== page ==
President Tsai Ing-wen (蔡英文) yesterday paid her respects to the victims of the Jan. 2 helicopter crash that killed eight military officers, including chief of the general staff general Shen Yi-ming (沈一鳴).
At a ceremony at Songshan Air Force Base in Taipei, Tsai announced posthumous promotions for the eight officers, whose coffins were covered with the national flag.
“Thank you for your sacrifice, mission accomplished. The country will miss you and remember your contributions,” Tsai said.
Photo: Liu Hsin-de, Taipei Times
She also announced that the government had approved three benefit packages for military personnel that Shen had pushed for: additional pay for paratroopers, higher bonuses for air force pilots and professional allowances for sergeants.
Tsai urged those in uniform to remember Shen’s patriotism and dedication to the job.
Shen, 62, was the highest-ranking military leader in Taiwan to die while conducting official duties since 1949.
Photo: Liao Chen-huei, Taipei Times
After the service, four Mirage 2000-5 fighter jets and three UH-60M Black Hawk helicopters flew over the base in a “missing person formation” — an aerial salute performed in memory of a fallen pilot or well-known military service member — accompanied by a 19-gun salute from the army.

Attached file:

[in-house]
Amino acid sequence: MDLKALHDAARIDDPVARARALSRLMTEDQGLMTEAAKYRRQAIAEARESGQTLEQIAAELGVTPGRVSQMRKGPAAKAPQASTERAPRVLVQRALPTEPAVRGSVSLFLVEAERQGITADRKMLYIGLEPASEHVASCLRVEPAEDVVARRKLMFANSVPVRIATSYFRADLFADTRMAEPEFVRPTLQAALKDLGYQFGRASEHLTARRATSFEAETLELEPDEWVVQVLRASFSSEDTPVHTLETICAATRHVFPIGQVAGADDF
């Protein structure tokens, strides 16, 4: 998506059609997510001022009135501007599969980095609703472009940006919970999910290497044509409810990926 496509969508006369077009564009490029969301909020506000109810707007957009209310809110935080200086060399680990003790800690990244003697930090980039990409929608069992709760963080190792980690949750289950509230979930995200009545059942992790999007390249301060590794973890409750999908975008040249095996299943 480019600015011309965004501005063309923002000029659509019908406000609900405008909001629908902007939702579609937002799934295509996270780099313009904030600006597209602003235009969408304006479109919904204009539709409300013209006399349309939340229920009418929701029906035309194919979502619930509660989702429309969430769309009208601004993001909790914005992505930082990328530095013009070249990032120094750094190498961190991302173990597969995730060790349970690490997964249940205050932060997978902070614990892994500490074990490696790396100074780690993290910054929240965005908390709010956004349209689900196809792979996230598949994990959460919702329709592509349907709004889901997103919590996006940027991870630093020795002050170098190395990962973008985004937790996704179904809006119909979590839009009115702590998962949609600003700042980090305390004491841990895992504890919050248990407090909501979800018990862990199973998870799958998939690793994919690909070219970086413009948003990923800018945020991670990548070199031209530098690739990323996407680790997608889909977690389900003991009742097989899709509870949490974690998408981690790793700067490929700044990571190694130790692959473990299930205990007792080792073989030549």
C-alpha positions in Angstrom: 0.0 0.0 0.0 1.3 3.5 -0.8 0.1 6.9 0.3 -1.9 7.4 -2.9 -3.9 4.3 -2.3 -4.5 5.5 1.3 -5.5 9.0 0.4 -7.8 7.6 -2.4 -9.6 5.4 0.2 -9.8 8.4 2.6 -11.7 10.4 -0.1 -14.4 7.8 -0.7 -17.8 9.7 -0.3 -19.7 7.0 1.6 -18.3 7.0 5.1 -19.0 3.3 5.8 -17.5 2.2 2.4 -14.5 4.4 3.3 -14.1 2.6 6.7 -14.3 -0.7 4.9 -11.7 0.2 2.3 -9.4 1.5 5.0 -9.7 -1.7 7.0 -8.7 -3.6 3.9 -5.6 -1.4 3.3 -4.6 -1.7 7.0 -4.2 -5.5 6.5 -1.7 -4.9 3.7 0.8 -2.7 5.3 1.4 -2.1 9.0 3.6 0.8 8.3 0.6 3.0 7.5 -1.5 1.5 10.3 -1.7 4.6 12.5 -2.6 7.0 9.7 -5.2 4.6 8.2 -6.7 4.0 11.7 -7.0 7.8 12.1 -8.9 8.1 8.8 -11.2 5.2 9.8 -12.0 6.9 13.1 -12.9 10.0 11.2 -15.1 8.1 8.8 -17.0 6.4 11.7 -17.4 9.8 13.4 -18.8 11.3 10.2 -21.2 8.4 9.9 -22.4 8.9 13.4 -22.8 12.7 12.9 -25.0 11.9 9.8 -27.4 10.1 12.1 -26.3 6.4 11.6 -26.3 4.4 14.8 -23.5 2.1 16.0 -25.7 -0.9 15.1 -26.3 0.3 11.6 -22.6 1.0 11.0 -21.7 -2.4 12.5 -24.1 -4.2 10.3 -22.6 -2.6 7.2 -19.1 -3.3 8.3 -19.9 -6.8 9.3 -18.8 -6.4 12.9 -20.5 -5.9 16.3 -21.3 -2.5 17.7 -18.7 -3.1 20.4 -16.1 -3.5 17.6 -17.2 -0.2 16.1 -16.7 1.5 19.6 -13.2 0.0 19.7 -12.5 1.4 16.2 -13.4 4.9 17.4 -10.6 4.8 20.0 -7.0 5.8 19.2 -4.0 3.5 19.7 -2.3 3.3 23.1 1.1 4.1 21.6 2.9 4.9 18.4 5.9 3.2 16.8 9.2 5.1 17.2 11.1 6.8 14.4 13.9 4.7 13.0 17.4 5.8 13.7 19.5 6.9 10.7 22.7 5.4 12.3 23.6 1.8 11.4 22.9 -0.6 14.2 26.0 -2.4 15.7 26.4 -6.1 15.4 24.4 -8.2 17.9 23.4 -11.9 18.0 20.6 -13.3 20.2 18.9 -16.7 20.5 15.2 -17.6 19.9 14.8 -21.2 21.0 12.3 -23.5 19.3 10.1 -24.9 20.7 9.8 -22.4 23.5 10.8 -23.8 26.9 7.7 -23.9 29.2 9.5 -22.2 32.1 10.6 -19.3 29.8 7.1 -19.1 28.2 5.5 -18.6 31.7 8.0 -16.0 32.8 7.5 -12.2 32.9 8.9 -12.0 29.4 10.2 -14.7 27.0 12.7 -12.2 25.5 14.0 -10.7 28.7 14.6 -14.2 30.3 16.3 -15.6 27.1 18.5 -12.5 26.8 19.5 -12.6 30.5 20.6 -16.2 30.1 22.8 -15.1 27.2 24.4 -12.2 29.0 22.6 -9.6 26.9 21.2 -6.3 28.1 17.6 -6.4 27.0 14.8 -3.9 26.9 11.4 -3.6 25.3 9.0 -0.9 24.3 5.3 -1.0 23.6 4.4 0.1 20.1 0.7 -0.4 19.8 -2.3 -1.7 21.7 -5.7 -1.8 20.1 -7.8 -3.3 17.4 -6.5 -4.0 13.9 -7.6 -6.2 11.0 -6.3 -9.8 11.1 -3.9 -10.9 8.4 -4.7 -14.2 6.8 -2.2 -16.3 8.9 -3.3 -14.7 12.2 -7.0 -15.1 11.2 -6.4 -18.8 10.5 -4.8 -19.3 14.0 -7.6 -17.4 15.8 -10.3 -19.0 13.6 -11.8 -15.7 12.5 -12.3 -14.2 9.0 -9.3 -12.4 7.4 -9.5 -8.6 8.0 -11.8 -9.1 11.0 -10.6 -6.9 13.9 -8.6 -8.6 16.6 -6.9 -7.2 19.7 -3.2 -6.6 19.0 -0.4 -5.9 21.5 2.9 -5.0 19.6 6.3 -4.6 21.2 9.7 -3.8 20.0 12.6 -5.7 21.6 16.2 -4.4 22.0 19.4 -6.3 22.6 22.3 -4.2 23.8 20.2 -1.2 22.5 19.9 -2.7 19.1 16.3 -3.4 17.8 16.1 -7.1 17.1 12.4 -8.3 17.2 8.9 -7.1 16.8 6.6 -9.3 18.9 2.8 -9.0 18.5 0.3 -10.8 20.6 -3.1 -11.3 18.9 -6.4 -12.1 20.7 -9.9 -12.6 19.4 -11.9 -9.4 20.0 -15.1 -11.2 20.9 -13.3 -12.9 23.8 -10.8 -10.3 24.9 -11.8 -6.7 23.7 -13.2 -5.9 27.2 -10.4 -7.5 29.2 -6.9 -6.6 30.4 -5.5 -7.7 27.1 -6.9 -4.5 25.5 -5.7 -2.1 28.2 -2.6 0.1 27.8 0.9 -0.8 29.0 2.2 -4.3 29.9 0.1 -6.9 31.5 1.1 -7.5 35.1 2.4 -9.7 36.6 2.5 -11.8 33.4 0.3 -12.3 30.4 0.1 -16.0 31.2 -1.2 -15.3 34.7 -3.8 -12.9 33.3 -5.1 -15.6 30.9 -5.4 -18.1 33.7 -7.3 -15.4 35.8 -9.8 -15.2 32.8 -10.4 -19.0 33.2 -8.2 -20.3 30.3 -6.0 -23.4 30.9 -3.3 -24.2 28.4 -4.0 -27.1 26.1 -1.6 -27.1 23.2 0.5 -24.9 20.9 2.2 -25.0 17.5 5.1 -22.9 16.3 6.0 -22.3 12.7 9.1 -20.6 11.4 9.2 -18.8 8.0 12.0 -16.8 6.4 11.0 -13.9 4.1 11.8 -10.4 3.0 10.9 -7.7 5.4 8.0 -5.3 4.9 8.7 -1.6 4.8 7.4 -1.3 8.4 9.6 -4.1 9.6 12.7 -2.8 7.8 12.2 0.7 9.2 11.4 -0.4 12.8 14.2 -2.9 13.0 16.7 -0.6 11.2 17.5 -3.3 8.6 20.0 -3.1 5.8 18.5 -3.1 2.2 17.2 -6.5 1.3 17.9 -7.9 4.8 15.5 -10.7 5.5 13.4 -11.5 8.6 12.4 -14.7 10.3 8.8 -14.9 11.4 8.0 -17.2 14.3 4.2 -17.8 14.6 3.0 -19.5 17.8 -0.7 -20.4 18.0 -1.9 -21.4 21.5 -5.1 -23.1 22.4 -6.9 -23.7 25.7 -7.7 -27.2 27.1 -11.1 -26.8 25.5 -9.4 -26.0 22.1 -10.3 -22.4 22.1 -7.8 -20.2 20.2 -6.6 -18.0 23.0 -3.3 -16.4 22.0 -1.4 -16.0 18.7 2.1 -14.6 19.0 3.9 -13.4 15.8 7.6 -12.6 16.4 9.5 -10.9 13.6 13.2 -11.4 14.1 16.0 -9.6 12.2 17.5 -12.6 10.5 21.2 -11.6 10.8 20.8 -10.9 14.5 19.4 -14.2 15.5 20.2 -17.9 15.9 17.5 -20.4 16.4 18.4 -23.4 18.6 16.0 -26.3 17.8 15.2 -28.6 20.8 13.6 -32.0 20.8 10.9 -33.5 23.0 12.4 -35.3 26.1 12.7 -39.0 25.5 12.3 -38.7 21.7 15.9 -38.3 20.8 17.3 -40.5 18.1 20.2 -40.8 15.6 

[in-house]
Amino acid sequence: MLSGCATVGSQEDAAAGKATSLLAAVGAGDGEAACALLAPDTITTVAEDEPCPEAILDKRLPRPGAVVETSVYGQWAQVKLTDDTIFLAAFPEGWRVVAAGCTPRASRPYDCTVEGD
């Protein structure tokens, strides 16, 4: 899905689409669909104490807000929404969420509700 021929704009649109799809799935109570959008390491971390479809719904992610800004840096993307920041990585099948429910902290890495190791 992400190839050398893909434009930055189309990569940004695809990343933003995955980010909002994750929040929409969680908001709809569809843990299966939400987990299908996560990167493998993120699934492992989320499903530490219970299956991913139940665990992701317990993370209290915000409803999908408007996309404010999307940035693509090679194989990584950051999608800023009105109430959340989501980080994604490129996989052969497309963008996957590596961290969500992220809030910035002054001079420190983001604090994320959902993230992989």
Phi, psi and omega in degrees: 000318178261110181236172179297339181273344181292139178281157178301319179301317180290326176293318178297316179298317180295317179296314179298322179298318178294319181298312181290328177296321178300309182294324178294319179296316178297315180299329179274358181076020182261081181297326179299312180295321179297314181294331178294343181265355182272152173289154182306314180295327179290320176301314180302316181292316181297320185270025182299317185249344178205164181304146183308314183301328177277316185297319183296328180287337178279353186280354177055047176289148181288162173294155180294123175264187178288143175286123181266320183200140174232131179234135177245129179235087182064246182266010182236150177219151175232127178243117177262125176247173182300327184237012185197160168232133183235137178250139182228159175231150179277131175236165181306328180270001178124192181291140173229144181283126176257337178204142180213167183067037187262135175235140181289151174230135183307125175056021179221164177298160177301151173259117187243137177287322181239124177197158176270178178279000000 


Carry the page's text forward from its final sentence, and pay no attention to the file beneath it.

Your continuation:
The remains of Shen and the other officers are to be buried in Wuzhi Mountain Military Cemetery in New Taipei City’s Sijhih District (汐止) after their bodies are cremated.
National flags on government buildings nationwide, including schools, flew at half-mast yesterday.
The service was attended by a delegation led by American Institute in Taiwan Director Brent Christensen.
Heads of missions and military attaches from Taiwan’s diplomatic allies, and heads of representative offices in Taiwan from countries such as France, Japan, Singapore and South Korea were also present.
US Brigadier General Matthew Isler, director of regional affairs for the deputy under secretary of the US Air Force, joined the ceremony. His name was announced by the master of the ceremonies.
Photo: Liao Chen-huei, Taipei Times
The delegation led by Christensen included members of the US armed services, who attended on behalf of the Americans fortunate enough to have had the opportunity to work with Shen and the other officers, AIT spokeswoman Amanda Mansour said when asked for comment.
The US selected a delegation appropriate to the unique and tragic nature of the crash, and the resulting loss of life, she added, without providing names.
Nicaraguan Ambassador to Taiwan William Tapia led Paraguayan, Guatemalan and Honduran ambassadors, as well as military officers, to pay their respects at the ceremony.
The UH-60M Black Hawk helicopter went down in the mountains of Wulai District (烏來) in New Taipei City, killing eight of the 13 people on board.
Two data recorders were on Wednesday last week sent to Sikorsky — the US manufacturer of the helicopter — to determine the cause of the accident. Sikorsky’s findings are expected to be known in about four weeks.
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